escapewindow: escape window (Default)

So which direction to go in this, the final solo of the day?

I thought of putting a turntablist here, most likely DJ Shadow, but didn't find a definitive performance that screamed SotD to me... it's more the body of work.

Next I reached for an old college favorite, SRV's Riviera Paradise, where SRV delves into his jazziest moments but is still fully grounded in slow blues. That isn't my favorite, definitive version of that song though. That's the trouble with live performances, you know? I think this might be, but the video is crap. So no matter how much I like the song, I just can't make it the SotD.

Then how about Clapton's Edge of Darkness, where he plays with an orchestra? Except his tone is too thin and the orchestra starts the second half much too fast to maintain the mood... I think he had better performances in later nights (24 nights of concerts). Or maybe I'm misremembering the recording... senility will do that to you... the old days seem warm and bright in your memory and the present seems harsh and cold.

How about a nylon string guitar solo? I love those, even though I can't ever seem to justify keeping a classical guitar around for whatever reason. Performances like this Paco de Lucia piece certainly are making me rethink that.

I think Steve Steven's performance is well deserving. Besides, I play nylon string guitars with a pick too. And I have to go back to work now.

escapewindow: escape window (Default)

So far I've mostly avoided typical 80s shredder types and their spawn. Although you could say Zakk Wylde is spawn-of-Randy-Rhoads, he's also fully grounded in the blues scale and will reach for the lightning fast pentatonic solo instead of going off on major scale modes, sweep picking, or eight finger tapping.

This is both by design and a matter of taste. I have been known to be amazed by the technical prowess of a lot of these shredders but find they too often ignore tone, melody, singability, emotional response, and originality in their quest of stuffing as many notes in the least amount of time possible.

I nearly chose Joe Satriani's Always With Me, Always With You, especially since he may use my current company's products (we think we found him on our forums). When I listen to it I feel a bit guilty since it's almost like it's a guitar shredder's version of Kenny G, but I like it. Especially the switch to minor around 1:15. And the slow melodic finger tapping at 2:06.

I also didn't choose the master of guitar facial expressions' Bad Horsie (finally, Vai rocks out. And he's silver. And I love heavy riffs with slide) or I Know You're Here which I mainly like for the much-too-brief-fretless-guitar-single-string-soloing at 2:19 but is otherwise a prime example of ruining a pretty song with too much "look at what I can do".

Plus, the previous 3 solos of the day were new to me as of this week. I surprisingly had never heard Marooned or Farewell Ballad and that looks like a new KJ Sawka video. But I'm today breaking all the rules. A shredder who's in utter and complete look-at-me mode, in a video I found months ago. Why?

Have you tried using chopsticks with your off hand? Or writing? Or anything generally requiring more finger dexterity than you can manage?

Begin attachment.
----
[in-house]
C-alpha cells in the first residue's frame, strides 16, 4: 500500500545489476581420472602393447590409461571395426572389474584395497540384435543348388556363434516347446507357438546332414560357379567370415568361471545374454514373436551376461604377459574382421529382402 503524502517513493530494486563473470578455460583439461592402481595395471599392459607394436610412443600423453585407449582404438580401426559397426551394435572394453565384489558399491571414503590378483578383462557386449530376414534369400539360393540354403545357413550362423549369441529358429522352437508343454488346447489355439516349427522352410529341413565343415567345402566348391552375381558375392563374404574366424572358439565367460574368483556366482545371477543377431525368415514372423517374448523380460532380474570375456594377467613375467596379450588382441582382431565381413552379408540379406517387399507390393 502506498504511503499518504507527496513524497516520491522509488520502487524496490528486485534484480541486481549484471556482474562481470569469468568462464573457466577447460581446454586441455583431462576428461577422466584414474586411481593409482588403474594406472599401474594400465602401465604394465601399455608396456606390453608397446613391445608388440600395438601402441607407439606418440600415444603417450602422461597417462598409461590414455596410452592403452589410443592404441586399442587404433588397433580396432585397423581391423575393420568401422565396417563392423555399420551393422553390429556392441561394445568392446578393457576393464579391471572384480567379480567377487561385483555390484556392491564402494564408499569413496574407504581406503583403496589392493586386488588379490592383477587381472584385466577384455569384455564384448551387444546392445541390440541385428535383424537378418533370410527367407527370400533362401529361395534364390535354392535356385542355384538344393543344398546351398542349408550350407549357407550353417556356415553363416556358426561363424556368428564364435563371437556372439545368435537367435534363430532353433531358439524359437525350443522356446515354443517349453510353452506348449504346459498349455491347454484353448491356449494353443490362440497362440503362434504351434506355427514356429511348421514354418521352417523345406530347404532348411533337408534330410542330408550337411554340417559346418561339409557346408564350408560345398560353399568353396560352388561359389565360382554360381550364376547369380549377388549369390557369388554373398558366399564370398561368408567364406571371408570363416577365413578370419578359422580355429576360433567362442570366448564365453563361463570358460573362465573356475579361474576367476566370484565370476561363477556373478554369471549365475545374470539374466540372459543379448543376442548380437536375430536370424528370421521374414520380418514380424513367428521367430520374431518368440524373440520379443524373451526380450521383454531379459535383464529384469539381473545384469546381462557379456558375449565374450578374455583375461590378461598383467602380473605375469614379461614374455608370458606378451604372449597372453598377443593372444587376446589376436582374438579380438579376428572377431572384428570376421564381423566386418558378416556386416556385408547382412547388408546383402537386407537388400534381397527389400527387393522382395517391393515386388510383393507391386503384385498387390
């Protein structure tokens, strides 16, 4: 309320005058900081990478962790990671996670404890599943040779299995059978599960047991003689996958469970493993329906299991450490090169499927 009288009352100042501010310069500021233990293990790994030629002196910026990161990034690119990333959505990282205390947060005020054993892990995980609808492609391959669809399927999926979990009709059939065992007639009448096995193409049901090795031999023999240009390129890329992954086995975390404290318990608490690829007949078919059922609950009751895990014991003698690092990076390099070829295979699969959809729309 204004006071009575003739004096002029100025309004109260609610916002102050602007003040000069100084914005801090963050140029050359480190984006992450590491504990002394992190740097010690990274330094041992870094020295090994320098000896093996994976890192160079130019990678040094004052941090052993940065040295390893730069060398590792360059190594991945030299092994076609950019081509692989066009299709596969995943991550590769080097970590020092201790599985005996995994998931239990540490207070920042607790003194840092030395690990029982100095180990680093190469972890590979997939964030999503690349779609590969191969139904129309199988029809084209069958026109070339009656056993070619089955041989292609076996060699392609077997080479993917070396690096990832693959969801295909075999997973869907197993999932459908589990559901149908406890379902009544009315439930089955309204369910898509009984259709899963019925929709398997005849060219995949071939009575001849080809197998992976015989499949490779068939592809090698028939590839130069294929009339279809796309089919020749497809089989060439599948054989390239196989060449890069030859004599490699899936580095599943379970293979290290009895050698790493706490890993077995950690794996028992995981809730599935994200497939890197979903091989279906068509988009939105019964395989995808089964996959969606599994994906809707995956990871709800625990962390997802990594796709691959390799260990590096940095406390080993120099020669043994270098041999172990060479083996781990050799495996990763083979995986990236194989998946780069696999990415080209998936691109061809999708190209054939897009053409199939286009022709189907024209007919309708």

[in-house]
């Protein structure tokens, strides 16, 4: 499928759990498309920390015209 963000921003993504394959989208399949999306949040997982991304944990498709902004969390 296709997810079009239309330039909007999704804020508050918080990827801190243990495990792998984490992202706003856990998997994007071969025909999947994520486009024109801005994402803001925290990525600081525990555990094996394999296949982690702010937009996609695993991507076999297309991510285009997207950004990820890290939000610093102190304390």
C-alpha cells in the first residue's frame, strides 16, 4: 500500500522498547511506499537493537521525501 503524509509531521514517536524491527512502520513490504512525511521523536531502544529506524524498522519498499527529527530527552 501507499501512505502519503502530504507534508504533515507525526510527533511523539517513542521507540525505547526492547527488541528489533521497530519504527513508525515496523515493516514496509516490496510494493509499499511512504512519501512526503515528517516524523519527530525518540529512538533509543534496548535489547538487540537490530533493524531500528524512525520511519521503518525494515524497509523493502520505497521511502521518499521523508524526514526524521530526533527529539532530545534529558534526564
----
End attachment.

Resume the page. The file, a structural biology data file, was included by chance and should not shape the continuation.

Michael Angelo Batio not only plays reverse-righty but also fully left handed and with both hands at the same time on opposite necks. And I just can't stop watching. So there you have it. Solo of the day.

ok, so i cheated by linking three other solos. but hey, i'm aiming at ending this series tomorrow.

escapewindow: escape window (Default)

Wait a minute Aki, you're calling this "Solo of the Day" and not "Guitar Solo of the Day"... any reason why?

Ha, you clever dog. Today's solo of the day goes to KJ Sawka. How many drummers do you know of who can play live drum'n'bass? Of those few, how many play as well as KJ Sawka?

KJ, this one's for your kickass grooves that put most drum'n'bass drum loops to shame. For the awesome buzz snare hits you do near the end of this clip. For your classy beverage of choice. And for dropping a stick and looking goofy, reminding us all that hey, this is live, and shit happens.

escapewindow: escape window (keep music evil)

The second one goes to Zakk Wylde. He can be all over the map; his studio work with Ozzy is spot on but his live stuff tends to get a little dense in the pinch-harmonics-per-minute. (Tom Morello: He gets a 10 for his "kwaa's", 6.5 for the rest.")

But Farewell Ballad gets full marks for everything, except for the fact that I want it to be a lot longer. Zakk has a soft spot in his heart for the power ballad (as do I) and his brand of intensity and tone and feel just floors me every time.

escapewindow: escape window (guitar)

The first one goes to the guitar god David Gilmour. For having such a tasteful, melodic, achingly beautiful tone and style. For using a pitch shifter in this song to just add to the way his guitar sings, instead of as a gimmick. For inspiring me to pick up the guitar as an instrument the first time.

But most of all, for inspiring me to pick up the guitar time and time again, after months of letting it gather dust, after the callouses on my fingers long disappeared, after I wonder if I'm over the guitar as an instrument, as a hobby, as a dream.

July 2014

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